During a recent visit to the offices of TBRC, I was fortunate enough to glimpse Gene Smith‘s famous ‘notebooks’, the painstakingly typewritten transcripts of texts and interviews, with their own particular system of colour coding, capitalization, underlining and marginalia. Many pages feature handwritten corrections and further notes added at a later date. Most of the books are leather-bound in green with titles on the spine. There appeared to be at least fifty in the office, but there might be others elsewhere. Jeff Wallman estimated that they represent about twenty years of work.

Following Zenkar Rinpoche’s call for them to be published, echoed by others, at the recent seminar at Columbia University, work will soon begin on scanning the books and using Optical Character Recognition (OCR) technology in order to preserve their contents and share them with other scholars. Let’s hope they can secure the necessary funding.

The following points derived from Gene Smith’s Among Tibetan Texts by Kurtis Schaeffer were shared today at Columbia University’s panel discussion on the future of Tibetan studies after Gene Smith.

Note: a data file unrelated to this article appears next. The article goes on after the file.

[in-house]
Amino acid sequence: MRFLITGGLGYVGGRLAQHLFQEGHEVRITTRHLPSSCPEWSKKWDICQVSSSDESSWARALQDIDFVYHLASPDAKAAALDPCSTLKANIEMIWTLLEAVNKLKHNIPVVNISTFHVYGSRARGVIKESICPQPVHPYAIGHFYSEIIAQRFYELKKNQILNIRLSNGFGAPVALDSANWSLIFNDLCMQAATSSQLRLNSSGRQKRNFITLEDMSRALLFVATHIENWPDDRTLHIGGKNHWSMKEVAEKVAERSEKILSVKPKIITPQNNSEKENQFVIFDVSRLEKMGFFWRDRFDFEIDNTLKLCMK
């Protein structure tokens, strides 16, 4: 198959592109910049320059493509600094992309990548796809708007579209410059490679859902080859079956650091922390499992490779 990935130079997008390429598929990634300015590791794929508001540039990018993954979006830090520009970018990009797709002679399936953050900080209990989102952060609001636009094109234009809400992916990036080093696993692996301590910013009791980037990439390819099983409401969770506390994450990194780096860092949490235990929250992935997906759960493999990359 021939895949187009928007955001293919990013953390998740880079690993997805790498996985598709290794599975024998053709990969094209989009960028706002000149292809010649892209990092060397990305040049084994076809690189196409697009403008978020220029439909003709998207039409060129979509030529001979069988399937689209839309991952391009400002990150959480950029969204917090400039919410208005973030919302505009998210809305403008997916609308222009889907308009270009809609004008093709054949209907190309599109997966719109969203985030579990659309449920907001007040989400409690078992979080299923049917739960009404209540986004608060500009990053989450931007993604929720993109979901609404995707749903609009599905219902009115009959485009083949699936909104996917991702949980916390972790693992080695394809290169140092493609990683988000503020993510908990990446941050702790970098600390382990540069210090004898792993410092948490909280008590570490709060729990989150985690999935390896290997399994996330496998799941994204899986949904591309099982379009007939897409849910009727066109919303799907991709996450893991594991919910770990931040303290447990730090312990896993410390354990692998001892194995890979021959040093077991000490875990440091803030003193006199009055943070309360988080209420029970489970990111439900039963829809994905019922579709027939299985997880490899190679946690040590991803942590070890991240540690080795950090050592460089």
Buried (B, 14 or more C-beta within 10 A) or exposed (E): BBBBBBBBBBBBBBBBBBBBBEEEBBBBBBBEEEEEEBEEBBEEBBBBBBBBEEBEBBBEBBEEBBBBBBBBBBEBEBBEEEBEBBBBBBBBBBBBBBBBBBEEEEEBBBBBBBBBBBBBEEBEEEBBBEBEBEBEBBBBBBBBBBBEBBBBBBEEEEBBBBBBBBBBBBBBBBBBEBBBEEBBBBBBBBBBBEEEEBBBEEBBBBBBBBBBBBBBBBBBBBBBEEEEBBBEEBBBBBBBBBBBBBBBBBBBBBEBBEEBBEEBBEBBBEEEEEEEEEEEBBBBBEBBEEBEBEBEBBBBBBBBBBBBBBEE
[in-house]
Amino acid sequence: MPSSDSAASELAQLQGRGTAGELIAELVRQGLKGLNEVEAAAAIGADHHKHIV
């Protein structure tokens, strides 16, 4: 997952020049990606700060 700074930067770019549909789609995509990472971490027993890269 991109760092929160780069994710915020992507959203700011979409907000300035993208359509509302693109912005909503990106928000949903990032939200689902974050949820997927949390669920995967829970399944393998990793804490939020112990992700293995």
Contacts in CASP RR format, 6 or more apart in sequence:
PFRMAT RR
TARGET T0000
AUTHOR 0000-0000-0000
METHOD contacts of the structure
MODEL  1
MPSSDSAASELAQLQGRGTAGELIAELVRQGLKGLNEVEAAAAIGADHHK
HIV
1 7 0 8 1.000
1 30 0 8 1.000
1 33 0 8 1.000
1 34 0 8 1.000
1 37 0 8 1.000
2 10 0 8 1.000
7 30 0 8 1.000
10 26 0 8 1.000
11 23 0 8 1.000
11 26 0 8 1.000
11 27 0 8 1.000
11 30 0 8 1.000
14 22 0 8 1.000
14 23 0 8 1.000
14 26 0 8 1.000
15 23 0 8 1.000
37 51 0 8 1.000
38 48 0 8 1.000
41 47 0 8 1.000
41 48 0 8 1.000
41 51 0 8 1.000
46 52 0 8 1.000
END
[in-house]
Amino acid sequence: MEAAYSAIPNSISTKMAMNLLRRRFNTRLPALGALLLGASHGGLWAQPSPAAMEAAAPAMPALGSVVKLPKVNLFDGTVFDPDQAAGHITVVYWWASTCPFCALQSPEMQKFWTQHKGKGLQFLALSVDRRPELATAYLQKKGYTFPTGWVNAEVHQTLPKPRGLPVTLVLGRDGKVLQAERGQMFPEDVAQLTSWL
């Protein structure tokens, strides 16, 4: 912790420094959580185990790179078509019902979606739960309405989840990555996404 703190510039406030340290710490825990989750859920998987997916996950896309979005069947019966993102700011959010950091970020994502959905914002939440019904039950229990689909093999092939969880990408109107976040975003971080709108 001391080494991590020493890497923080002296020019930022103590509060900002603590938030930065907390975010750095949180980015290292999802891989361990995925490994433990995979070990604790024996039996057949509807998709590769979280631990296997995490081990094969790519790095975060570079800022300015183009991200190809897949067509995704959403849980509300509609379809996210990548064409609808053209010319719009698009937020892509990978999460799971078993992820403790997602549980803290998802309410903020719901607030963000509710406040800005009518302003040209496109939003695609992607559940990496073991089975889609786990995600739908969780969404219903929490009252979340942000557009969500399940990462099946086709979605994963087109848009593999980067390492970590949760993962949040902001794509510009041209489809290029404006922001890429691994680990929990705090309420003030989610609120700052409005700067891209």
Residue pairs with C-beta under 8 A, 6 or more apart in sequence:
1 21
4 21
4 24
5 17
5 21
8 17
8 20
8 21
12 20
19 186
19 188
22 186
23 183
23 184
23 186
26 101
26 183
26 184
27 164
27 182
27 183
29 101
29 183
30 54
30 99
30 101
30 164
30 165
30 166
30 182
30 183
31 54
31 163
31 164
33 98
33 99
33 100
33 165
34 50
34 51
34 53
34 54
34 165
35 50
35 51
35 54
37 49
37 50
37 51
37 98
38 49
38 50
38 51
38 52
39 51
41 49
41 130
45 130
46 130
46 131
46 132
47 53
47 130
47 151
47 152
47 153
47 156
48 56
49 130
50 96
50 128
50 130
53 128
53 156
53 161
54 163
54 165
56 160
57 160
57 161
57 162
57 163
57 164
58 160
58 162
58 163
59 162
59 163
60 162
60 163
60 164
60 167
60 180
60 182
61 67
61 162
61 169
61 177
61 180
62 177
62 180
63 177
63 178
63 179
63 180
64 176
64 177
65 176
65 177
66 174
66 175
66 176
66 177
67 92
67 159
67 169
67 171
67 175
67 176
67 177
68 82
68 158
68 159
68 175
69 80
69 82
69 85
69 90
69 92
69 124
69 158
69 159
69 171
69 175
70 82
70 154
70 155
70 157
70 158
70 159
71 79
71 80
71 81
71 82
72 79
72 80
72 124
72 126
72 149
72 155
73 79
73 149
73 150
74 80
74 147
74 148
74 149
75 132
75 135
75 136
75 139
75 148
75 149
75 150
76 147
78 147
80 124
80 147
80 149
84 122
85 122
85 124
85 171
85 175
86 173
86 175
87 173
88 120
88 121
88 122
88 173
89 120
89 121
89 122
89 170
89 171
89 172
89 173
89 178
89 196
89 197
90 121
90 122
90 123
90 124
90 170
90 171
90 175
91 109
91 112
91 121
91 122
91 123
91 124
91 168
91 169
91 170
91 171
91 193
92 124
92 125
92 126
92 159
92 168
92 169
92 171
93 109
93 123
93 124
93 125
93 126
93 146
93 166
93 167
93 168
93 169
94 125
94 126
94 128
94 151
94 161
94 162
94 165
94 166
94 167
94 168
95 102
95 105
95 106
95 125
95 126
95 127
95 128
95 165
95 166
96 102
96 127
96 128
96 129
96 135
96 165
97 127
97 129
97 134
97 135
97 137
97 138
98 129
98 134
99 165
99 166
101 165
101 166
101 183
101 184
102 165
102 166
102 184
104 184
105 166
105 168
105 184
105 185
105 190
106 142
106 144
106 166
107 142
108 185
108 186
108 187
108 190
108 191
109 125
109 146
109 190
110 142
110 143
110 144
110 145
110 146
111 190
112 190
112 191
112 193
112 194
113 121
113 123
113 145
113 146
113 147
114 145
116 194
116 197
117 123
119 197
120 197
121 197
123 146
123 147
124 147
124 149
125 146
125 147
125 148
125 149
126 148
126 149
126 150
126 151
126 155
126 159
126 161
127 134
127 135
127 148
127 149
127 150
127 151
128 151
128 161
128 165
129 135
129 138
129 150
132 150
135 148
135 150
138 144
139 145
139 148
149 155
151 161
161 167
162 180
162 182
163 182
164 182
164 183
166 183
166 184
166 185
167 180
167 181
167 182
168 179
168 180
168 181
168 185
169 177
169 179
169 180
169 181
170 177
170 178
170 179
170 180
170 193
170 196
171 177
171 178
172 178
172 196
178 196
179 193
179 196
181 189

• Know the breadth and depth of Tibetan history
  • Read single works for depth
  • Read collected works for breadth
  • Collect all available works on a topic
  • List all unavailable works on that topic
  • Find those unavailable works
  • Make those works available
  • Collect, describe, and compare all editions of a given work
  • Know which edition you are reading and why
  • Know the material context of the text
  • Know the social context of the work
  • Know the author’s biography
  • Know the author’s teachers, students, friends’ and enemies’ biographies
  • Know the author’s collected works
  • Know the author’s teachers, students, friends, and enemies’ collected works
  • Do not trust the text to be that of the author
  • Trust the text to reveal something interesting about the context
  • Trust the work to reveal something interesting about the author
  • Rely on the context to discern what is interesting about the author
  • Study the breadth of Tibetan tradition
  • Study the depth of Tibetan history
  • Read single works with breadth
  • Read collected works with depth

I don’t know how this escaped our attention for a full six days, but here is a link to the new blog from the Tibetan Buddhist Resource Center (TBRC) and E. Gene Smith. Get over there and add it to your feed readers this very instant. And if you are on Facebook, here is the TBRC page and here the page for Digital Dharma, the upcoming documentary that people are calling “Gene Smith: The Movie”.

© 2011 Lotsāwa School Suffusion theme by Sayontan Sinha